Butternut Squash at the Cafė

November 3, 2022

As the weather starts to cool and you begin to visualize your upcoming holiday plans with friends and family, you may switch up your meals to those involving comforting fruits and vegetables, like butternut squash. Even in California, where temperatures are reluctant to let go of the summer warmth and the trees don’t change to quite as many colors as other parts of the country, we know what the first bowl of rich butternut squash soup or satisfying the craving for our seasonal butternut squash gnocchi (pictured above) can do for the soul.

From Our Farm to Your Fork

Butternut squash in the field of the Cafe
Butternut Squash waiting to be harvested at our Café Farm after growing throughout the warm months.

At the Los Olivos Wine Merchant Cafė, we love incorporating butternut squash into our fall and winter recipes. It is such a comforting food with abundant versatility. You can find it throughout our menu, from pizzas to salads, and even a seasonal dessert!

We are big fans of butternut squash. In fact, our Cafė Farm grows around 4 tons every summer! If you didn’t already know, most of the Café’s produce is organically grown on our very own farm in Los Olivos, CA, just minutes from downtown.

The Sunny Side of Butternut Squash

Two bins filled to the rim with freshly harvested butternut squash from the Cafe Farm
The Café Farm produces nearly 4 tons of butternut squash every year that makes its way to on our menu nourishing our guests.

The idea of roasted butternut squash, or our very own butternut squash gnocchi, brings to mind cozy feelings reminiscent of the autumn and winter months. This wouldn’t be the case without the warm summer months to thank, however. Despite being classified as a winter squash, butternut squash plants are annuals that are grown on a vine in the spring and summer. This is because the plant requires between 75 and 100 days to grow and should be harvested before any frosts arrive. Because of this harvesting period, it is considered a winter squash.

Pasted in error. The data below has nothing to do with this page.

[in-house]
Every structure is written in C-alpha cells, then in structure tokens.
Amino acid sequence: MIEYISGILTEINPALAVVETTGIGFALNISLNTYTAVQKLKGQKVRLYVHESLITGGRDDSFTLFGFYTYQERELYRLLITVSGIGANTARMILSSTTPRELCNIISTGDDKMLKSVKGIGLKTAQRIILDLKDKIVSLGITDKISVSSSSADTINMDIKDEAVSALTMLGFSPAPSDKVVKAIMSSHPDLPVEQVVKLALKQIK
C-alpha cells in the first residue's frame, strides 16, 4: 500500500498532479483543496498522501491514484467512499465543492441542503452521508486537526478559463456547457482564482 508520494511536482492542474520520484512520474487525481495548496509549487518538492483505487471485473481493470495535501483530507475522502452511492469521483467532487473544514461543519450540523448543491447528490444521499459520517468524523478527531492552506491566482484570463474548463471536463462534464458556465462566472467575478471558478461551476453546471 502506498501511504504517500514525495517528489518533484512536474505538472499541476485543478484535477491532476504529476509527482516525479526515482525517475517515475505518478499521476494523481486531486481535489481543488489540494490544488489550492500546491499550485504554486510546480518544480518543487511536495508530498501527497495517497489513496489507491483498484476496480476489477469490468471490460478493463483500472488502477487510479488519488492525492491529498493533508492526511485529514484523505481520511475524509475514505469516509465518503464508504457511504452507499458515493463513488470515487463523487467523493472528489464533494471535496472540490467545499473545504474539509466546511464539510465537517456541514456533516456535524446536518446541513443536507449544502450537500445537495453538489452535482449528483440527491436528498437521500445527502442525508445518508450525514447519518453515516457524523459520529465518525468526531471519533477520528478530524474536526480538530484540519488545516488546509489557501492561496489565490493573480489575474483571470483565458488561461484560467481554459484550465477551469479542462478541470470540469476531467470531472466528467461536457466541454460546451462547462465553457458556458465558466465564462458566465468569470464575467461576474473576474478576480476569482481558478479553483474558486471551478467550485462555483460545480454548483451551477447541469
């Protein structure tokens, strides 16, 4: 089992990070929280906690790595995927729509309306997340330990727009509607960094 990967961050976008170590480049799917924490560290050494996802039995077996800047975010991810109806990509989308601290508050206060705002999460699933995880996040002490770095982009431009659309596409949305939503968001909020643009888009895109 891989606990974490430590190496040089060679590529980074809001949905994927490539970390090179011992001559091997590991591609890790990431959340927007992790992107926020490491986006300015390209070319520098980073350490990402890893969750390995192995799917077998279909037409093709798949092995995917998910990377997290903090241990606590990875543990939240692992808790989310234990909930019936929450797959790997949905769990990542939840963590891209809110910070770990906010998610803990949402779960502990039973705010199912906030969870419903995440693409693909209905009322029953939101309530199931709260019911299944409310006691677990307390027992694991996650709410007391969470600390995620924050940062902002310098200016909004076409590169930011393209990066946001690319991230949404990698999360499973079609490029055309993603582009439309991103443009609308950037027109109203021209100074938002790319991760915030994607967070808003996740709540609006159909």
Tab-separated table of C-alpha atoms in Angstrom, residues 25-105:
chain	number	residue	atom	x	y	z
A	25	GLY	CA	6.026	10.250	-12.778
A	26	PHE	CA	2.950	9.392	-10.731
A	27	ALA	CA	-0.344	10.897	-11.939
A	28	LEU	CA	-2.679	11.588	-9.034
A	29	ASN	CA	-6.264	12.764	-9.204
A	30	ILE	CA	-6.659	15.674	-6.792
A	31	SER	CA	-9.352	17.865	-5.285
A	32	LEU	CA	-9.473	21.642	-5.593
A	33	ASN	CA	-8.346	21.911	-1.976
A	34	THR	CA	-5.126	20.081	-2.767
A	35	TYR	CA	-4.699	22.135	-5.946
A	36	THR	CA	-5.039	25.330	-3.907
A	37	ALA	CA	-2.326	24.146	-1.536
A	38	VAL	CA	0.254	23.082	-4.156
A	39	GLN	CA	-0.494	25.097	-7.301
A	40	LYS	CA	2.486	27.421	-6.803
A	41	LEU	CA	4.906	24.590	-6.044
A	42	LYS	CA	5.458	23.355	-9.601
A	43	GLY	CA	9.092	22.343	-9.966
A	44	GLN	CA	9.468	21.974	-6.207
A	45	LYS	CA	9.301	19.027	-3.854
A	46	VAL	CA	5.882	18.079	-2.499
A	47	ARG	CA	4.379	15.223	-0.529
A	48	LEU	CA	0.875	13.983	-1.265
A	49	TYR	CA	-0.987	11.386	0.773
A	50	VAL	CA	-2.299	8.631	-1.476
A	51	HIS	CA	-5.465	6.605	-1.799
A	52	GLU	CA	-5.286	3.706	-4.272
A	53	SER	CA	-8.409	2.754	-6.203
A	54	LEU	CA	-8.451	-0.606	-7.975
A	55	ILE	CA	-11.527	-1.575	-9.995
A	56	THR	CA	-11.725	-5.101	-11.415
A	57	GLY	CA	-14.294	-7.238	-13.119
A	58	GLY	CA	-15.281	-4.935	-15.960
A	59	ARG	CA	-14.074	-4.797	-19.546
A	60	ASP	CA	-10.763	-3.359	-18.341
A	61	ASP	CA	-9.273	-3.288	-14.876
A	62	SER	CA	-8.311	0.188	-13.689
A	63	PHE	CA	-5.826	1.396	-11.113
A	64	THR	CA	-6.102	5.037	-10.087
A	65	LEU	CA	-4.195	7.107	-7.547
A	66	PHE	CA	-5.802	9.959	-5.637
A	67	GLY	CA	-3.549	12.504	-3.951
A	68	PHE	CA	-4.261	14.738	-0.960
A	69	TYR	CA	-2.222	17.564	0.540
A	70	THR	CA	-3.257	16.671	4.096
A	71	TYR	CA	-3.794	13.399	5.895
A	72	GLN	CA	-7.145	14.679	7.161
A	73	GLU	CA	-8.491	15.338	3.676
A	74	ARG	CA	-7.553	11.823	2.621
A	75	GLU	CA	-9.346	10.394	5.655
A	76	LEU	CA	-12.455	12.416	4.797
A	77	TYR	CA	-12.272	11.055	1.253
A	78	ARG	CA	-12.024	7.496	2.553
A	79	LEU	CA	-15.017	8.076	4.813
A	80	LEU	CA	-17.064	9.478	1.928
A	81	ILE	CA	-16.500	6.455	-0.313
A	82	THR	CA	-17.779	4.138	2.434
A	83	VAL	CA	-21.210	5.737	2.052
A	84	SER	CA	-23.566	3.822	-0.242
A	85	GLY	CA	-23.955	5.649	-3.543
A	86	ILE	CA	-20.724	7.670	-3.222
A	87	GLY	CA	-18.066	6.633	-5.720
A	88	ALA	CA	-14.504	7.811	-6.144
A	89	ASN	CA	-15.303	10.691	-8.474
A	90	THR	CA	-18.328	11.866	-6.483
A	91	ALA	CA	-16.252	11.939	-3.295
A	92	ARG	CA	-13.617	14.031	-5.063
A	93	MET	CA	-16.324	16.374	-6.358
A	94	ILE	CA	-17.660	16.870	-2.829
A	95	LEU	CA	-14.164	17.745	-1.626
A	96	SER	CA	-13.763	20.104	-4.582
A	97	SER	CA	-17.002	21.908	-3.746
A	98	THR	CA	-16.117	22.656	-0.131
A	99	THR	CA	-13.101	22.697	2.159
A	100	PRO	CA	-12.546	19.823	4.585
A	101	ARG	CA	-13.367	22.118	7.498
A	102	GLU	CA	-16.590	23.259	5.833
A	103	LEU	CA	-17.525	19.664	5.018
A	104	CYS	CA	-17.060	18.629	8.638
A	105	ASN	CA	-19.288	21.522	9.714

Our farmers plant butternut squash in May and harvest in October; so the squash our guests enjoy eating in the winter months has been growing all summer long.

Summer Squash vs. Winter Squash

There are a few distinctions that set summer squash and winter squash apart. Winter squash tends to have a thicker skin than summer squash, which makes them last longer. Butternut squash, when stored properly, can last for several months! Summer squash are more tender (think zucchini or yellow squash) and don’t last as long.

Other types of squash of the winter variety include acorn squash, kabocha, Hubbard, and spaghetti squash, with butternut as a popular favorite.

How to Pick the Perfect Butternut Squash

When picking your own butternut squash, select one that is moderately heavy for its size and still has its stem intact. The outer skin should be relatively free of soft spots or deep cracks. It is also generally best to choose one with a solid beige color and a matte (not shiny) exterior.

What’s Not to Love About this Fruit?

Although butternut squash is commonly considered a vegetable, the fact that it has seeds classifies it as a fruit. Definitions aside, butternut squash is a filling, delicious, and versatile squash, and we are having a hard time finding a reason not to love it!Butternut Squash Creme Brûlée with Fall Pumpkin display

Our menu is rotated based on the seasonal produce we grow on our cafė farm, which is why we are excited to bring you these new dishes that are best enjoyed in view of our cozy fireplace. If you’d prefer to take your food home, we highly encourage a pair of warm fuzzy socks to accompany the meal.

Whether dining in or ordering to-go, next time you come by the cafė, be sure to check out our updated menu with our delicious and creative seasonal selections that Chef Brooke and the kitchen staff have crafted.

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